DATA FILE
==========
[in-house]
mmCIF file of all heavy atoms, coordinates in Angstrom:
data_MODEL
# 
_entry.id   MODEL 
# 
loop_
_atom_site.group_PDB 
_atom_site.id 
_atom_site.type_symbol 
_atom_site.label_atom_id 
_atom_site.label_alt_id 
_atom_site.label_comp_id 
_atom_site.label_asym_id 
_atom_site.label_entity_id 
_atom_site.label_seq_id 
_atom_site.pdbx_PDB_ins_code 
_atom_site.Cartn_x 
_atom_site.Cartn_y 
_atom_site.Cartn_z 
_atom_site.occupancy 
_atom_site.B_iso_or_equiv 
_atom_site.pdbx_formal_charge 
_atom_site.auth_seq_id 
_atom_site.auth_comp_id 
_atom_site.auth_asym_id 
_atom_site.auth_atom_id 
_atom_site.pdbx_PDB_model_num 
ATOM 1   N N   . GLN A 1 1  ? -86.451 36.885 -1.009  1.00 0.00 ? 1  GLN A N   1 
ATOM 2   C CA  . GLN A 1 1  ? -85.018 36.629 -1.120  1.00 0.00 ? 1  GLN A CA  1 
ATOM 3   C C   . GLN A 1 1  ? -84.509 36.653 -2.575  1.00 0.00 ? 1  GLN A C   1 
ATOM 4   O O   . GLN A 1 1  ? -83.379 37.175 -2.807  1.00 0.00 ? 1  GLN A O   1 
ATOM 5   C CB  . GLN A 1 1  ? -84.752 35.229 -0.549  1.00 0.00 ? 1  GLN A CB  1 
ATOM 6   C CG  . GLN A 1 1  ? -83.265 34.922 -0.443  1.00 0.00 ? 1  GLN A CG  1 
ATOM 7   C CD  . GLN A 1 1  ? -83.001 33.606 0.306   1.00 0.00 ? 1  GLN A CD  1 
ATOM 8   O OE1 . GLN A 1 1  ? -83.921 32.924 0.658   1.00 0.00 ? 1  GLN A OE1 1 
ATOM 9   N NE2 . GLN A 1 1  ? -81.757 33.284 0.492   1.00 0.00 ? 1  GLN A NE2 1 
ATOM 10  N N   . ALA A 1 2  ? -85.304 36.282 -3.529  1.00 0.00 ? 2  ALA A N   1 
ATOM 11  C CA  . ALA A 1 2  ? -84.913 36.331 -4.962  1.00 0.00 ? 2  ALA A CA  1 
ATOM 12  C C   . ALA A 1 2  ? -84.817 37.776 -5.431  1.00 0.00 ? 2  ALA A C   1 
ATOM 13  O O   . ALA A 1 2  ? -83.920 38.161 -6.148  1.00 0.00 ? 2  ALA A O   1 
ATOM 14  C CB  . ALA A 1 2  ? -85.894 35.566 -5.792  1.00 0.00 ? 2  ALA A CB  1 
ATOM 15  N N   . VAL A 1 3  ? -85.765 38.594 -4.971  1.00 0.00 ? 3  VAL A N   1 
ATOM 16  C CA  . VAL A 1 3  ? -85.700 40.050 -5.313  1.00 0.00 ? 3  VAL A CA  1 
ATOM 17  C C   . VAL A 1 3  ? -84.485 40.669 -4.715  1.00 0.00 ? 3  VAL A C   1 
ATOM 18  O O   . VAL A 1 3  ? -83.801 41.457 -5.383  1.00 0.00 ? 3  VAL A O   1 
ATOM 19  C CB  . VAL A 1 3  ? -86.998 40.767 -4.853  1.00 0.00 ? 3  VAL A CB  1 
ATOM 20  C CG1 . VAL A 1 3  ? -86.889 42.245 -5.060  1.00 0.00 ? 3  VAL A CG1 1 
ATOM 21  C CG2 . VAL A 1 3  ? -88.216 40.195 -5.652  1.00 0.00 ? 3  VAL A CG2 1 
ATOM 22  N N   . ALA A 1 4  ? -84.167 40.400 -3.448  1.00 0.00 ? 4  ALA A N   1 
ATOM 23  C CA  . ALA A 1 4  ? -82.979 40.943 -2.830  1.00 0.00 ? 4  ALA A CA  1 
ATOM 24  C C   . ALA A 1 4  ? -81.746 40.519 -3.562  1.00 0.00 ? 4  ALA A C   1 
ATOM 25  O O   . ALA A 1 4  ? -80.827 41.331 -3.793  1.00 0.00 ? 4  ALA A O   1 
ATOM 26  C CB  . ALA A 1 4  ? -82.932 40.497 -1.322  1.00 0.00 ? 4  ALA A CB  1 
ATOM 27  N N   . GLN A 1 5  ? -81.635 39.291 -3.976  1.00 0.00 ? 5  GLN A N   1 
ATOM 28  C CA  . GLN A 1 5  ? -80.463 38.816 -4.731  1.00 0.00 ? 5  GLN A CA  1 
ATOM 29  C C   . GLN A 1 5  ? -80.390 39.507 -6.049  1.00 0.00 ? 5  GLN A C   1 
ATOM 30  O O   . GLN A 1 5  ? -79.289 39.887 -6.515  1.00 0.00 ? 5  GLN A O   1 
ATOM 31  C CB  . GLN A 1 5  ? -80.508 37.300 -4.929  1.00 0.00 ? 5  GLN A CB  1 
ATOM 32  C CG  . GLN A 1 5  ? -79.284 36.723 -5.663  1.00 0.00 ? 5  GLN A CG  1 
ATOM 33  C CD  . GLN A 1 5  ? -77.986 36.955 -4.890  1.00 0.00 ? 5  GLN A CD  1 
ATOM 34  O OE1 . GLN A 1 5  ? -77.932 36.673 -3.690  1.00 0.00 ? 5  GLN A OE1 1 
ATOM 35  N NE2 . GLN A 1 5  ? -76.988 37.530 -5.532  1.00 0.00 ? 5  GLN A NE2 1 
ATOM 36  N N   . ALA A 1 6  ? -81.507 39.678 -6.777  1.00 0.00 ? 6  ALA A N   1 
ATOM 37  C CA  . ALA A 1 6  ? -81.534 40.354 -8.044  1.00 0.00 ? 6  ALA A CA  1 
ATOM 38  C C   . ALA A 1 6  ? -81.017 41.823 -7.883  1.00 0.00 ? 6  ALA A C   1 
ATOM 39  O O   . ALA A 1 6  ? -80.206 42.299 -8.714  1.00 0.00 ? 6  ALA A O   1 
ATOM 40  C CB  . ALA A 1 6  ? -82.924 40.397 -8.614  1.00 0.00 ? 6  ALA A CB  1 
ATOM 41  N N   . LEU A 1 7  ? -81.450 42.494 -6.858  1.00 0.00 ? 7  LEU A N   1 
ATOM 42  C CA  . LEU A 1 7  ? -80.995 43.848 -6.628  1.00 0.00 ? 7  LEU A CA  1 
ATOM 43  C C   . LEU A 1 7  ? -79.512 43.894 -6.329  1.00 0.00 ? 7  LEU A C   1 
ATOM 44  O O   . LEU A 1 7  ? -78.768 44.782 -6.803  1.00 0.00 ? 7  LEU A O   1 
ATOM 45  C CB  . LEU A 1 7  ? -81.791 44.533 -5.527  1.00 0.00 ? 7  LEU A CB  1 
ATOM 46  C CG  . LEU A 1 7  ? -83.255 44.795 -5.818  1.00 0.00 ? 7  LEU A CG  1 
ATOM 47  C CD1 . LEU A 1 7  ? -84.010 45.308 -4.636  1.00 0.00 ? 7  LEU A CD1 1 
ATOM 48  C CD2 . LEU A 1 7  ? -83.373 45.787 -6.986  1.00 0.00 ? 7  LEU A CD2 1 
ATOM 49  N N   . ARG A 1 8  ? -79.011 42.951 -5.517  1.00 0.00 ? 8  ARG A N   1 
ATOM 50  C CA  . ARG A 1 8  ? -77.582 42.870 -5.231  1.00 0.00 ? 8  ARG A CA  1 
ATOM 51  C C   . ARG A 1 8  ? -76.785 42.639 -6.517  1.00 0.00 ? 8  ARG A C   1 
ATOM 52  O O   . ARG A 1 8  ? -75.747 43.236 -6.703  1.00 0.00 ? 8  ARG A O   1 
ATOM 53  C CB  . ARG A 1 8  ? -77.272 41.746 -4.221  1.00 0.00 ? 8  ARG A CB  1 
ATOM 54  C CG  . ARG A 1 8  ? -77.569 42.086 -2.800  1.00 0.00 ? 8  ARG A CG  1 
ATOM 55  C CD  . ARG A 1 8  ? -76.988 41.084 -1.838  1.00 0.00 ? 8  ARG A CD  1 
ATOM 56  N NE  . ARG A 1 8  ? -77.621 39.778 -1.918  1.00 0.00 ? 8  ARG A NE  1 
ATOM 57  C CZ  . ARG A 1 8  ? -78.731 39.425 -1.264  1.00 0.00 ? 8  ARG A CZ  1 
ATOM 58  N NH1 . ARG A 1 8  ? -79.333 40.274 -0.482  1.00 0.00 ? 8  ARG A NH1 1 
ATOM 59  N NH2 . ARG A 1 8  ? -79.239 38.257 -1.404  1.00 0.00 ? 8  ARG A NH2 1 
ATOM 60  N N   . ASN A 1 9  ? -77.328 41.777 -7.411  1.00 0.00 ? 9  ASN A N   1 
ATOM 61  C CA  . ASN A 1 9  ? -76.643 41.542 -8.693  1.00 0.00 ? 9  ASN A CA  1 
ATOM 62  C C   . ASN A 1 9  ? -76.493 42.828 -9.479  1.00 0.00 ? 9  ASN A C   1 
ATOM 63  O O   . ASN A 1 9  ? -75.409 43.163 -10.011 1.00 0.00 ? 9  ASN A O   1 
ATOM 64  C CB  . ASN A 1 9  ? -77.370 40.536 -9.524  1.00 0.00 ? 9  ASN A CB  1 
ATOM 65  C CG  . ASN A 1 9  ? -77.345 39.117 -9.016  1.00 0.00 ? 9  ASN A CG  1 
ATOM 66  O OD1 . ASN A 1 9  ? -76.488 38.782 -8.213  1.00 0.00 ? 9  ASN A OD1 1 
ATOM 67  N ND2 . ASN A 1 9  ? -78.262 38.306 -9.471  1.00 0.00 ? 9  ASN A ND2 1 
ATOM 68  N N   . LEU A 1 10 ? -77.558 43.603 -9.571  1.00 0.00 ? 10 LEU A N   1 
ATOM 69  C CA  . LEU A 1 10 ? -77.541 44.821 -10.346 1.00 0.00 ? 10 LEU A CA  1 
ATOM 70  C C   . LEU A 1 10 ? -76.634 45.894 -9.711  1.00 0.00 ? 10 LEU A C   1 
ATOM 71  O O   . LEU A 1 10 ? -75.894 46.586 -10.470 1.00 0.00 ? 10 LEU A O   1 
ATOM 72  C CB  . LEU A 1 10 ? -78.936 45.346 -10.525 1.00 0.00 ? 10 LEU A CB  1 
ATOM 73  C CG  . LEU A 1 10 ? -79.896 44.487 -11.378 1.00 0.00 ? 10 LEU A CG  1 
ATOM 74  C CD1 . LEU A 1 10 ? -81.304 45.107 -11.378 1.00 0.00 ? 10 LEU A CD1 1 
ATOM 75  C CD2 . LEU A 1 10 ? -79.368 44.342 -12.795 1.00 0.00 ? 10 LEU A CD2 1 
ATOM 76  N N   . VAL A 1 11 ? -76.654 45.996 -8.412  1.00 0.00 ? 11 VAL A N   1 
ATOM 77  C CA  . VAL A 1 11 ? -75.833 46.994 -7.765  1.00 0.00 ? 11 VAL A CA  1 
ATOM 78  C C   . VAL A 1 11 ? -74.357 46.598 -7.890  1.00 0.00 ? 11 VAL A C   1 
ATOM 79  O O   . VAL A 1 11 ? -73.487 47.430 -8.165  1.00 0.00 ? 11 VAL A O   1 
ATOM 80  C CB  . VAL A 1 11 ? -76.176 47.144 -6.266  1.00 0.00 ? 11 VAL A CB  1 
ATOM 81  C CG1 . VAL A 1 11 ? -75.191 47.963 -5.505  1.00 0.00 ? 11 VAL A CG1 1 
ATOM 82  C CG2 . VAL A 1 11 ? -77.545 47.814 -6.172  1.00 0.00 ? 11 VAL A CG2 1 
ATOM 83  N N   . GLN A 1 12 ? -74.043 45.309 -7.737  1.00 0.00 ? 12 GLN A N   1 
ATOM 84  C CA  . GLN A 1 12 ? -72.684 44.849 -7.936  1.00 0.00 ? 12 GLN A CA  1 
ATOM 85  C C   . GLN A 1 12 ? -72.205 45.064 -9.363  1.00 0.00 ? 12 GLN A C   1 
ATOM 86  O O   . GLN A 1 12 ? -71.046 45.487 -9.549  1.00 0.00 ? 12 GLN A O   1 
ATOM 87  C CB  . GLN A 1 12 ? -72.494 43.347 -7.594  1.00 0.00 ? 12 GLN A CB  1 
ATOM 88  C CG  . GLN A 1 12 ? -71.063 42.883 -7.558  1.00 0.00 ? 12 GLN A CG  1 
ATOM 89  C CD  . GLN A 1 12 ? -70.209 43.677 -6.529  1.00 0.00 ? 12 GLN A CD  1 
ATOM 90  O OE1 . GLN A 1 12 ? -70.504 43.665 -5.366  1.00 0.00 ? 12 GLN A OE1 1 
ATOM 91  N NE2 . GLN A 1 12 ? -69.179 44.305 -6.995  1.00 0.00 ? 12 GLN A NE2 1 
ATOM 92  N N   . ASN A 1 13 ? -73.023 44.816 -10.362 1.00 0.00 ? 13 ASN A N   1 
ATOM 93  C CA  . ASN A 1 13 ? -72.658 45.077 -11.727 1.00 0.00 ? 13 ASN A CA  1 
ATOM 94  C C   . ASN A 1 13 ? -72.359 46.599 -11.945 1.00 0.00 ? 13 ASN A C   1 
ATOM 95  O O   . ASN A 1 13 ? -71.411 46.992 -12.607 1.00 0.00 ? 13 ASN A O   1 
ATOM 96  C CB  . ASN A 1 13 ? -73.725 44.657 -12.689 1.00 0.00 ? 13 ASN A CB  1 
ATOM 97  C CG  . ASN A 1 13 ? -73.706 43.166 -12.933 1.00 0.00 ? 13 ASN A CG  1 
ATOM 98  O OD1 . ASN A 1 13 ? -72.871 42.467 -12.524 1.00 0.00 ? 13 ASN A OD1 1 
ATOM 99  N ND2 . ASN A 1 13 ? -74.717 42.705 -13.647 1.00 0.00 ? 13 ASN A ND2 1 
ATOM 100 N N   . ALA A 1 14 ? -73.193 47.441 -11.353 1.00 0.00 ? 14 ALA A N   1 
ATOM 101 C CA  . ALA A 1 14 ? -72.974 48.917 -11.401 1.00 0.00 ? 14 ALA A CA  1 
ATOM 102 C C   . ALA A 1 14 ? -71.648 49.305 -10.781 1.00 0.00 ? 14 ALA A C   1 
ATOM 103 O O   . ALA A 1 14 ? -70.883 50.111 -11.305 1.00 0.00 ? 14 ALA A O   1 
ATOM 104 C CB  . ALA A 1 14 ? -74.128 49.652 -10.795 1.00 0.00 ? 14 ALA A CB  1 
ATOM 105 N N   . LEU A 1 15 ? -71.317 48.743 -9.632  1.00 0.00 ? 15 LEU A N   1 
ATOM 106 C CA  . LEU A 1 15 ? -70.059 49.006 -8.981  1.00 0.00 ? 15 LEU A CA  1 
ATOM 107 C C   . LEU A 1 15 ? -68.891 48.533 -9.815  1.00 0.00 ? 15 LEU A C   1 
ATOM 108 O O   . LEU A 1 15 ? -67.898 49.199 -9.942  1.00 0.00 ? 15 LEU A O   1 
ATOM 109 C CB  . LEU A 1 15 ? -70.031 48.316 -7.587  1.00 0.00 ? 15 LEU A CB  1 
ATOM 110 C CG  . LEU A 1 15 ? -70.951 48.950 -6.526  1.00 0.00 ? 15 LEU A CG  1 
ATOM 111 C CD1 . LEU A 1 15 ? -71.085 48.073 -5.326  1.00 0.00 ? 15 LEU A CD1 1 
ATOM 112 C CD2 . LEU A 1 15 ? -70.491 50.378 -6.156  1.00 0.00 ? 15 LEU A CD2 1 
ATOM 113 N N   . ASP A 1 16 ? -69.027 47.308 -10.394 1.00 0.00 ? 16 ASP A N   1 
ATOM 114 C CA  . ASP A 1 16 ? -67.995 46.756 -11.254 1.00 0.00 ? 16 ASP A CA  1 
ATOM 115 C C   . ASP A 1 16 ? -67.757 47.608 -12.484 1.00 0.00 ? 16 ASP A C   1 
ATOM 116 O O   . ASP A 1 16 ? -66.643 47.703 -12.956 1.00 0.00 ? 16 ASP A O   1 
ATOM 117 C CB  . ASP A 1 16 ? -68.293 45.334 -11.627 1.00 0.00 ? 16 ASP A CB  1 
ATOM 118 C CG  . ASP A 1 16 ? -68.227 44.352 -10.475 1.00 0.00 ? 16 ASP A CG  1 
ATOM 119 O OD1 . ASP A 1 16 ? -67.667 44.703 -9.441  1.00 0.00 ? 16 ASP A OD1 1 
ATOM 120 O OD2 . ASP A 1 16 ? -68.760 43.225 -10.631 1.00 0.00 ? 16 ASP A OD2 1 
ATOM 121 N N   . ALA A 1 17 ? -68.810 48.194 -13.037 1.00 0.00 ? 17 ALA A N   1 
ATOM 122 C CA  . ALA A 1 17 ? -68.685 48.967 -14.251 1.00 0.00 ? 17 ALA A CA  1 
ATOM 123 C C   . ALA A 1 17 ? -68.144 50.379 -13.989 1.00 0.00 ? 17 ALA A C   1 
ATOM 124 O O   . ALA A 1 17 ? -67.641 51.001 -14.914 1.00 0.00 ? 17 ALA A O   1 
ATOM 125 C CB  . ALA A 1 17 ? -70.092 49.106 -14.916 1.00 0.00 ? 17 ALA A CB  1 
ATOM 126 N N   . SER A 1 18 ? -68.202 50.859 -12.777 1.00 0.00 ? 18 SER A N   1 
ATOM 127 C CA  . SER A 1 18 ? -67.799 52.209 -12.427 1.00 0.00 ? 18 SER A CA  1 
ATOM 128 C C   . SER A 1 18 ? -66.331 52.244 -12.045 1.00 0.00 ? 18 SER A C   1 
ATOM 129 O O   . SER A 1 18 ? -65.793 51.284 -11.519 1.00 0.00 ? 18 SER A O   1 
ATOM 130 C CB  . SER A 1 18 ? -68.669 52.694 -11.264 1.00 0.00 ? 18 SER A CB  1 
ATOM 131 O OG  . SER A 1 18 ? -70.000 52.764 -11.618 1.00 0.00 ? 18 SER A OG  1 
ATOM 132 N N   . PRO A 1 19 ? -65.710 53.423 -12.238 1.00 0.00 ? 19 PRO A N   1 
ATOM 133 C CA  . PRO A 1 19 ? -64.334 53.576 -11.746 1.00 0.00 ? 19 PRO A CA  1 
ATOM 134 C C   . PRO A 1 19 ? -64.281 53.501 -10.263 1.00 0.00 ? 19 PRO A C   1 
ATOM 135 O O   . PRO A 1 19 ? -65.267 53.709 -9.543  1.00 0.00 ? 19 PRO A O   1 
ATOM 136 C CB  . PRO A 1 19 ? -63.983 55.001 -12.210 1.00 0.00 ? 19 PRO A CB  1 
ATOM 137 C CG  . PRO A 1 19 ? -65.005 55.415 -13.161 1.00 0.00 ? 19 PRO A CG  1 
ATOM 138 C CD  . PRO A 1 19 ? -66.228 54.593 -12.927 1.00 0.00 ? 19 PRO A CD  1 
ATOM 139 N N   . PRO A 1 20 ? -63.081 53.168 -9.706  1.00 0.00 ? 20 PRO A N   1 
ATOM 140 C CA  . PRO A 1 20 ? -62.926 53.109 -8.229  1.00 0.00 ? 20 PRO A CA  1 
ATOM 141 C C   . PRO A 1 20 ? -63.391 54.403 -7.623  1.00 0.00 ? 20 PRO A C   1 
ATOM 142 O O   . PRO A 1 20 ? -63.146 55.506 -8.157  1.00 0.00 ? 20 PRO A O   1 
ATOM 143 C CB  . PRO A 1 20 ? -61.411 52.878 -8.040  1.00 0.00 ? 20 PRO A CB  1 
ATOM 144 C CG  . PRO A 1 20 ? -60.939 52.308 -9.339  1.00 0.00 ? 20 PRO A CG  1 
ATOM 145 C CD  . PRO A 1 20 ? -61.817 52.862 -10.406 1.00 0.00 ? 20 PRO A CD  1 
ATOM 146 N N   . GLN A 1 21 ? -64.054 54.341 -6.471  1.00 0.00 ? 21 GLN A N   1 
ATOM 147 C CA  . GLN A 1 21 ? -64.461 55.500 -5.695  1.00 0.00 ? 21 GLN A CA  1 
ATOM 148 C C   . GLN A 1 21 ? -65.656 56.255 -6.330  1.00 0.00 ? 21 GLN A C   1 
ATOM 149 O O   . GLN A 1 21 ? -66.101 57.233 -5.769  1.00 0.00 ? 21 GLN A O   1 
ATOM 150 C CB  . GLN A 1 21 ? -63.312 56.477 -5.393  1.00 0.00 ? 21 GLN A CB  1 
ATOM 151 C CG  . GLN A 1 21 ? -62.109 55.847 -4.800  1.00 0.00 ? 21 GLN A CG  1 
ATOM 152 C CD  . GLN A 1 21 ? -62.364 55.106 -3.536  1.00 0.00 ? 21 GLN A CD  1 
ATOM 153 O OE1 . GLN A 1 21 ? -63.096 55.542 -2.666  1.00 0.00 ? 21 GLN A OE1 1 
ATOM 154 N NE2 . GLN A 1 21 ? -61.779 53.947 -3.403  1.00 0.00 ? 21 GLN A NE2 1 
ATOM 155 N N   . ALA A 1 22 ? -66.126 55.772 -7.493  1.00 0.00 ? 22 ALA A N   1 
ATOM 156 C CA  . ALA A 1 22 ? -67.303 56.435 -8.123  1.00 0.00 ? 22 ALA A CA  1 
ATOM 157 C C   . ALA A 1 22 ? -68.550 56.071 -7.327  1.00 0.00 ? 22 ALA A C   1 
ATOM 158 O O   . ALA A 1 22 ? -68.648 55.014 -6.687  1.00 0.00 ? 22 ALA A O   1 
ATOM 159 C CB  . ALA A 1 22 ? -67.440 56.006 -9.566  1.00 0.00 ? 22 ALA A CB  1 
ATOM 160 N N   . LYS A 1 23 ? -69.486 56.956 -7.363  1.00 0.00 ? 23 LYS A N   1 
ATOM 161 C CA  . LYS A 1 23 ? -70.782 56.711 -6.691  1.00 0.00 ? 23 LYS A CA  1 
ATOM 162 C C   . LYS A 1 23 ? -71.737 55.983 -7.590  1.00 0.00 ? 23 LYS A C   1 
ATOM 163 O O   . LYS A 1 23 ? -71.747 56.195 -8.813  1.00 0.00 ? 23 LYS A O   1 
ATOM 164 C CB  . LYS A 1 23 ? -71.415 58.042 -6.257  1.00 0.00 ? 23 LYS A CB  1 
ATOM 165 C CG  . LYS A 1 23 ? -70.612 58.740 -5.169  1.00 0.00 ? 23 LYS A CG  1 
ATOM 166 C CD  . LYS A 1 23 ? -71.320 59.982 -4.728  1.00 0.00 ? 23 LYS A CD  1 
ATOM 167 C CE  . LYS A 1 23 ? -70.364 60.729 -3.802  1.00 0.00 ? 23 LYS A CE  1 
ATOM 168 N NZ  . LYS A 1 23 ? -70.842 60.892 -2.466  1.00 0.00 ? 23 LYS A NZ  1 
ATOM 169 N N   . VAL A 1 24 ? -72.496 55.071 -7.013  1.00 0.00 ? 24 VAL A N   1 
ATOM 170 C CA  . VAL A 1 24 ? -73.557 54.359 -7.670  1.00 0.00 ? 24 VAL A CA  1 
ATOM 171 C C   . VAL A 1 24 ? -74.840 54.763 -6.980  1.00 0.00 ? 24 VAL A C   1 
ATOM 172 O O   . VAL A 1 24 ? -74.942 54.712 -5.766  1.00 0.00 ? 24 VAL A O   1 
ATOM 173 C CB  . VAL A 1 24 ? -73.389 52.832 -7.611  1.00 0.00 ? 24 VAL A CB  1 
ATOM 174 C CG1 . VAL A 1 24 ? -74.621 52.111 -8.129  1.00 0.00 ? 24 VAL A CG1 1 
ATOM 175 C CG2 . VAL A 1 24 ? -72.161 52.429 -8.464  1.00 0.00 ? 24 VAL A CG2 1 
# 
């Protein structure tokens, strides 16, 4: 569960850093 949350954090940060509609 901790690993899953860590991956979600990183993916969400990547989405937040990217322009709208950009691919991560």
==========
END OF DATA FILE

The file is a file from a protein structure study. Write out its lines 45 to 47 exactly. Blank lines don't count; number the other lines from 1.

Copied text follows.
ATOM 17  C C   . VAL A 1 3  ? -84.485 40.669 -4.715  1.00 0.00 ? 3  VAL A C   1 
ATOM 18  O O   . VAL A 1 3  ? -83.801 41.457 -5.383  1.00 0.00 ? 3  VAL A O   1 
ATOM 19  C CB  . VAL A 1 3  ? -86.998 40.767 -4.853  1.00 0.00 ? 3  VAL A CB  1 